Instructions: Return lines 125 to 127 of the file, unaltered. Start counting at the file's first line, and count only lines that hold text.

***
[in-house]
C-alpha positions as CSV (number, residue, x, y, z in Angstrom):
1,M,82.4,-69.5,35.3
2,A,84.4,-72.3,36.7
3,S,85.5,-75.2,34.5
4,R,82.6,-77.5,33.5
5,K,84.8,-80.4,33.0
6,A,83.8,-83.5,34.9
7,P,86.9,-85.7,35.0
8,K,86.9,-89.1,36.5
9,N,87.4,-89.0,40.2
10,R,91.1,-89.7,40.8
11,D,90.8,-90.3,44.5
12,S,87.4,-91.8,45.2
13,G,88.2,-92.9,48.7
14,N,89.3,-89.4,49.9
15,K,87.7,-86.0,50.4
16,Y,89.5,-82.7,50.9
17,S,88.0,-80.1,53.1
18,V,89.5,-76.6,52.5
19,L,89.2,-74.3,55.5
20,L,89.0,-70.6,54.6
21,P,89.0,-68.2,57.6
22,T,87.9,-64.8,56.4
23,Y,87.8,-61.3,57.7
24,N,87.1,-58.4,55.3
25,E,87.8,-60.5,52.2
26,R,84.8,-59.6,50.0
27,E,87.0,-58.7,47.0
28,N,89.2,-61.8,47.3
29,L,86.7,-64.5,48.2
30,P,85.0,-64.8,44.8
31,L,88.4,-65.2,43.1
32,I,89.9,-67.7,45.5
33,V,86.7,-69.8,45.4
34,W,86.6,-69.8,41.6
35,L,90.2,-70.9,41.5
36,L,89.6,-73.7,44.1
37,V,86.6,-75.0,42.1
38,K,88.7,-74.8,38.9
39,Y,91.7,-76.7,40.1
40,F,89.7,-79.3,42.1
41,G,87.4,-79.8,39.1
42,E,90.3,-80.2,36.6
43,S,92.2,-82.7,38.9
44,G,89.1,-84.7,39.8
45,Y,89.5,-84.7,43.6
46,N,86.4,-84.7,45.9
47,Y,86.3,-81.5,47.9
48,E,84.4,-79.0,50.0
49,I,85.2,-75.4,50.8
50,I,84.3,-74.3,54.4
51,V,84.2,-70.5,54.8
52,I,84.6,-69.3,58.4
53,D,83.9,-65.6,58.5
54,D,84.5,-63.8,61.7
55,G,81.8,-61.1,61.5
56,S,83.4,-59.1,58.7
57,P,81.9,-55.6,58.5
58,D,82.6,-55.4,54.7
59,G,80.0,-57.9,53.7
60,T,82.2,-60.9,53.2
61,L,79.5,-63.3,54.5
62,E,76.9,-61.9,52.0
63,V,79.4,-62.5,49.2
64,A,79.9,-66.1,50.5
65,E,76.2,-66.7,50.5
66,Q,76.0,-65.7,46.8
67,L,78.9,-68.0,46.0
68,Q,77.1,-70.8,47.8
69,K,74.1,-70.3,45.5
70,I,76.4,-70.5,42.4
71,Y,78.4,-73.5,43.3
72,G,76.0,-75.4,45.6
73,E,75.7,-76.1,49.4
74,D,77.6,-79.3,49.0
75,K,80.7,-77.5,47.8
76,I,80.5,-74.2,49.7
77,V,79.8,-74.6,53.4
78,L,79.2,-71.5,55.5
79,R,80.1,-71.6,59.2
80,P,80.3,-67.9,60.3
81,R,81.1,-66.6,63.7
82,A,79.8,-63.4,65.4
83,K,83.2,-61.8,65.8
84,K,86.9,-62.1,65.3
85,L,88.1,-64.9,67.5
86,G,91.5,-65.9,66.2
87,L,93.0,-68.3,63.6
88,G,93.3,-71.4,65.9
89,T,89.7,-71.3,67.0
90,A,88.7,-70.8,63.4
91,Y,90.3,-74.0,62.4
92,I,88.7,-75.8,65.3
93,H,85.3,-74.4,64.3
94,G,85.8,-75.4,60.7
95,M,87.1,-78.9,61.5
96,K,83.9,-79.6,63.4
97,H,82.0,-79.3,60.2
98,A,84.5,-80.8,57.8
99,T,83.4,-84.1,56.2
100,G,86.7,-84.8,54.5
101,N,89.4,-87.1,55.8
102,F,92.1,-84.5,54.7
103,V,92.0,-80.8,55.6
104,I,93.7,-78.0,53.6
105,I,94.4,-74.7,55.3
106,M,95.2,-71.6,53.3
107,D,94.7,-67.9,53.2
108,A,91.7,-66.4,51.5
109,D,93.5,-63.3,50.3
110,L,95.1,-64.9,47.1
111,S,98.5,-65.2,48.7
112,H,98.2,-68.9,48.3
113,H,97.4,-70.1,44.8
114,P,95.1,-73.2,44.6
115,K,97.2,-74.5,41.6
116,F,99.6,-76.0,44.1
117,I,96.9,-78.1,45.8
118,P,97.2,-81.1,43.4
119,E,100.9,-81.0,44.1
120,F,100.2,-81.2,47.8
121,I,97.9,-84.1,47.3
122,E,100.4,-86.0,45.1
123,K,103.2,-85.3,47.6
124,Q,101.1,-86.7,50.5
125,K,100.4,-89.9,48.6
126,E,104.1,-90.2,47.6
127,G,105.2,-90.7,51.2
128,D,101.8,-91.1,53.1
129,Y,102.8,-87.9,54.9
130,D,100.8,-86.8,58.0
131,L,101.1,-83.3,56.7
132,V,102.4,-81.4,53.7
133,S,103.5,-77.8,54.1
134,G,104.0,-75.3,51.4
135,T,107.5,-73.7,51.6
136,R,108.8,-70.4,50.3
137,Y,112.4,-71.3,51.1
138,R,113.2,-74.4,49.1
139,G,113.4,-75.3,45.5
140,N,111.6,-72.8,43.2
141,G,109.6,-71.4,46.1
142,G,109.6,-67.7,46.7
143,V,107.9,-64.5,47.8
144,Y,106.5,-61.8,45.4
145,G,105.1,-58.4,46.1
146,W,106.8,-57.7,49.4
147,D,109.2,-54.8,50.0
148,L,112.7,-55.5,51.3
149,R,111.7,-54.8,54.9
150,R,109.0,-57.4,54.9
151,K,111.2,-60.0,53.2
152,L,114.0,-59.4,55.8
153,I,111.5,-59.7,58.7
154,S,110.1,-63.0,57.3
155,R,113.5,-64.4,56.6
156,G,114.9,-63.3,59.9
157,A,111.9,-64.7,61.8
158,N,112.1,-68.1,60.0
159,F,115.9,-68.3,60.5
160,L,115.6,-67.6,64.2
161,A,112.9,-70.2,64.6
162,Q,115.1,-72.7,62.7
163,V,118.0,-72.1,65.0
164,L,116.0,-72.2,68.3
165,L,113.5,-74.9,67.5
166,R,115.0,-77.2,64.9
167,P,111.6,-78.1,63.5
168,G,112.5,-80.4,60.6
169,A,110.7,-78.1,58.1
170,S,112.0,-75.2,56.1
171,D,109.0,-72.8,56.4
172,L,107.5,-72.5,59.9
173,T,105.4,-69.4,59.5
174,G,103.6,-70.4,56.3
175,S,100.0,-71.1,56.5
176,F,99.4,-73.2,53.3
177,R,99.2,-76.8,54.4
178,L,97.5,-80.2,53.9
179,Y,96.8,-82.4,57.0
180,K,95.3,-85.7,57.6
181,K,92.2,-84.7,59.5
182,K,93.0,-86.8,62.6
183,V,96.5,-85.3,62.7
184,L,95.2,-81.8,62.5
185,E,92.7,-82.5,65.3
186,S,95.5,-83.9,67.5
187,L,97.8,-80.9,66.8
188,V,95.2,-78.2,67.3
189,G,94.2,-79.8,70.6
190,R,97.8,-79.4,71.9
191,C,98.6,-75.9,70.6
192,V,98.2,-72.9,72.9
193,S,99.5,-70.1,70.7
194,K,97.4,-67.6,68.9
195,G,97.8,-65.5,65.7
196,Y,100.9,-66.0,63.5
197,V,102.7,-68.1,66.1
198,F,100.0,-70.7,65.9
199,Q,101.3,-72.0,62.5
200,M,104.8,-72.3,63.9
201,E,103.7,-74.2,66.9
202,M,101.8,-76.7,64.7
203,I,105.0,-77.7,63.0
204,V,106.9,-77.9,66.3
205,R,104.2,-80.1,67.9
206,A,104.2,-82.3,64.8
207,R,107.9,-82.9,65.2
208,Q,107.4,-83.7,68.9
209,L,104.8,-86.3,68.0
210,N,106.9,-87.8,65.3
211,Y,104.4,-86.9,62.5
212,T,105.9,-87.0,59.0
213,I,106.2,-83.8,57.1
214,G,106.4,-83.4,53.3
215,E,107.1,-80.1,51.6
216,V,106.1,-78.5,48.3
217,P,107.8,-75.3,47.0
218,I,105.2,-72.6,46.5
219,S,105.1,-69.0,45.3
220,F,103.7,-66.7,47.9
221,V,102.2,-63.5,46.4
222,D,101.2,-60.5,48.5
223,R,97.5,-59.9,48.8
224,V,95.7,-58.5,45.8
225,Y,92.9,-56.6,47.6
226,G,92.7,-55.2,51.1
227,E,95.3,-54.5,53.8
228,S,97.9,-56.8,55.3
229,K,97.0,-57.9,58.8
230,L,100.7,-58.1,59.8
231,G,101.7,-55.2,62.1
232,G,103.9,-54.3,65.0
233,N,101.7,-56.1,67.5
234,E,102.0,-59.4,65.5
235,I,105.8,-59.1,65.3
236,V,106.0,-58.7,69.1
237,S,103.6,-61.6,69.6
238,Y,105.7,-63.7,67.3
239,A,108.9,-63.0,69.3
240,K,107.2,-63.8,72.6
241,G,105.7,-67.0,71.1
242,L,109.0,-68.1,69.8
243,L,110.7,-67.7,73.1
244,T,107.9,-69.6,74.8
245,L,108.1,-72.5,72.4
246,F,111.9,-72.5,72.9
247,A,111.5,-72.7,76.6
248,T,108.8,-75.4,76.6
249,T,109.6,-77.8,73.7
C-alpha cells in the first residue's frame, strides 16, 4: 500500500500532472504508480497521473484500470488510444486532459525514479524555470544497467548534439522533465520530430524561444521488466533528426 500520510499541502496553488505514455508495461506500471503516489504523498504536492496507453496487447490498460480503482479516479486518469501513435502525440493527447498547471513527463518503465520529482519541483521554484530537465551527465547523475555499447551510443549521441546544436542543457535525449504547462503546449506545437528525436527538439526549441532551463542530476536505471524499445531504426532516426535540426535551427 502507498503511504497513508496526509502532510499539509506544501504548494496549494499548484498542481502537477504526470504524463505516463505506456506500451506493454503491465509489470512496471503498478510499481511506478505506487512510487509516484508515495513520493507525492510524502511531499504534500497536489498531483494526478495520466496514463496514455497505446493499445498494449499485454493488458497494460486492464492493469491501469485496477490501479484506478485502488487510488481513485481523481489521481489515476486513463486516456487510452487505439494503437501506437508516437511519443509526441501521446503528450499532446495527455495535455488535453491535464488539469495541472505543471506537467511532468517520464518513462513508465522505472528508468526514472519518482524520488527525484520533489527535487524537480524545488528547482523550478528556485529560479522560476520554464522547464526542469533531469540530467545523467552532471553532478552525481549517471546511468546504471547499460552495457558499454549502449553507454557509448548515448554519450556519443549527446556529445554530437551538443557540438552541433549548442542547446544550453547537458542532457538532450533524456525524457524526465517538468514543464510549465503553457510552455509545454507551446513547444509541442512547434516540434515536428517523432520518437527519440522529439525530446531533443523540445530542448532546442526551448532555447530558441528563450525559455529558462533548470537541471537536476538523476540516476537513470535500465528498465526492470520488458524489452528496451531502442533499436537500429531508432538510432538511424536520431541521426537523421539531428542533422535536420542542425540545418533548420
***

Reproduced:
123,K,103.2,-85.3,47.6
124,Q,101.1,-86.7,50.5
125,K,100.4,-89.9,48.6